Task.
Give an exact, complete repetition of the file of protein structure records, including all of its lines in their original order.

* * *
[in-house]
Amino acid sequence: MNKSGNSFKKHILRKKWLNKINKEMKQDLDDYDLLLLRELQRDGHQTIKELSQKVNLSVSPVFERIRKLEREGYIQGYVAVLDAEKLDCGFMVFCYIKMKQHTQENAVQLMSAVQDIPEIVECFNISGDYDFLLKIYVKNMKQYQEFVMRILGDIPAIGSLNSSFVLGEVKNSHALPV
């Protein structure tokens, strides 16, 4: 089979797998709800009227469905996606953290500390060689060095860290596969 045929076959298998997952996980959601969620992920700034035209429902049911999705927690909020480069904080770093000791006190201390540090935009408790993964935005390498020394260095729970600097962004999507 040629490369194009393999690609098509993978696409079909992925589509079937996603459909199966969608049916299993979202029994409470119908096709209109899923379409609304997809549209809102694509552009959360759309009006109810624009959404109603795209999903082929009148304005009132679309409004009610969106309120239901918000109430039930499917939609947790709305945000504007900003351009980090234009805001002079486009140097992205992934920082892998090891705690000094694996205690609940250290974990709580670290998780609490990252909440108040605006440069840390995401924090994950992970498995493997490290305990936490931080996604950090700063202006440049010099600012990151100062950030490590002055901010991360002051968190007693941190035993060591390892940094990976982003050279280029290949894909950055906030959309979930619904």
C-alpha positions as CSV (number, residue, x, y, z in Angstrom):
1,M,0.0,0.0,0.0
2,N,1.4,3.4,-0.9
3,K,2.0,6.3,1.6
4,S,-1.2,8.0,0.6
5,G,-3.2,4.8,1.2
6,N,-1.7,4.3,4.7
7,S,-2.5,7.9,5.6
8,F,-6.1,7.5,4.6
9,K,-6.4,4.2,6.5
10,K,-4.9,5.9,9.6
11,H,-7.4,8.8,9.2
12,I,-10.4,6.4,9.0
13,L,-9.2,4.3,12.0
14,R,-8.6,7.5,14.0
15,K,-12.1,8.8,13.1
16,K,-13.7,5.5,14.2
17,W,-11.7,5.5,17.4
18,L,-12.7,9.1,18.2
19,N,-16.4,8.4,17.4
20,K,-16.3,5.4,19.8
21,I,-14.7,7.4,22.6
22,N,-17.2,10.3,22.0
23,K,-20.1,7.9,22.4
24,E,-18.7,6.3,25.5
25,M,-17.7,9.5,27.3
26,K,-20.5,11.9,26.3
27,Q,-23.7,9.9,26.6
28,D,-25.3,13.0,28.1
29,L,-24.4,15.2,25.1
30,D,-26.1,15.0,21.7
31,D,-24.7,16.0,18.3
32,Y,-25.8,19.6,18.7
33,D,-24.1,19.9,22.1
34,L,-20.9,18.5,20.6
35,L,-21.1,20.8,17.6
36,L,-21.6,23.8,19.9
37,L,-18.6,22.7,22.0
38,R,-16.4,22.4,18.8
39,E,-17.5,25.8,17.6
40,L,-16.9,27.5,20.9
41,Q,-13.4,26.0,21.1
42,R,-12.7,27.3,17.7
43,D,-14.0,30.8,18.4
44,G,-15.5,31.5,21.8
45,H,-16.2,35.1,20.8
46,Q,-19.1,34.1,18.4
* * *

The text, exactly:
[in-house]
Amino acid sequence: MNKSGNSFKKHILRKKWLNKINKEMKQDLDDYDLLLLRELQRDGHQTIKELSQKVNLSVSPVFERIRKLEREGYIQGYVAVLDAEKLDCGFMVFCYIKMKQHTQENAVQLMSAVQDIPEIVECFNISGDYDFLLKIYVKNMKQYQEFVMRILGDIPAIGSLNSSFVLGEVKNSHALPV
């Protein structure tokens, strides 16, 4: 089979797998709800009227469905996606953290500390060689060095860290596969 045929076959298998997952996980959601969620992920700034035209429902049911999705927690909020480069904080770093000791006190201390540090935009408790993964935005390498020394260095729970600097962004999507 040629490369194009393999690609098509993978696409079909992925589509079937996603459909199966969608049916299993979202029994409470119908096709209109899923379409609304997809549209809102694509552009959360759309009006109810624009959404109603795209999903082929009148304005009132679309409004009610969106309120239901918000109430039930499917939609947790709305945000504007900003351009980090234009805001002079486009140097992205992934920082892998090891705690000094694996205690609940250290974990709580670290998780609490990252909440108040605006440069840390995401924090994950992970498995493997490290305990936490931080996604950090700063202006440049010099600012990151100062950030490590002055901010991360002051968190007693941190035993060591390892940094990976982003050279280029290949894909950055906030959309979930619904």
C-alpha positions as CSV (number, residue, x, y, z in Angstrom):
1,M,0.0,0.0,0.0
2,N,1.4,3.4,-0.9
3,K,2.0,6.3,1.6
4,S,-1.2,8.0,0.6
5,G,-3.2,4.8,1.2
6,N,-1.7,4.3,4.7
7,S,-2.5,7.9,5.6
8,F,-6.1,7.5,4.6
9,K,-6.4,4.2,6.5
10,K,-4.9,5.9,9.6
11,H,-7.4,8.8,9.2
12,I,-10.4,6.4,9.0
13,L,-9.2,4.3,12.0
14,R,-8.6,7.5,14.0
15,K,-12.1,8.8,13.1
16,K,-13.7,5.5,14.2
17,W,-11.7,5.5,17.4
18,L,-12.7,9.1,18.2
19,N,-16.4,8.4,17.4
20,K,-16.3,5.4,19.8
21,I,-14.7,7.4,22.6
22,N,-17.2,10.3,22.0
23,K,-20.1,7.9,22.4
24,E,-18.7,6.3,25.5
25,M,-17.7,9.5,27.3
26,K,-20.5,11.9,26.3
27,Q,-23.7,9.9,26.6
28,D,-25.3,13.0,28.1
29,L,-24.4,15.2,25.1
30,D,-26.1,15.0,21.7
31,D,-24.7,16.0,18.3
32,Y,-25.8,19.6,18.7
33,D,-24.1,19.9,22.1
34,L,-20.9,18.5,20.6
35,L,-21.1,20.8,17.6
36,L,-21.6,23.8,19.9
37,L,-18.6,22.7,22.0
38,R,-16.4,22.4,18.8
39,E,-17.5,25.8,17.6
40,L,-16.9,27.5,20.9
41,Q,-13.4,26.0,21.1
42,R,-12.7,27.3,17.7
43,D,-14.0,30.8,18.4
44,G,-15.5,31.5,21.8
45,H,-16.2,35.1,20.8
46,Q,-19.1,34.1,18.4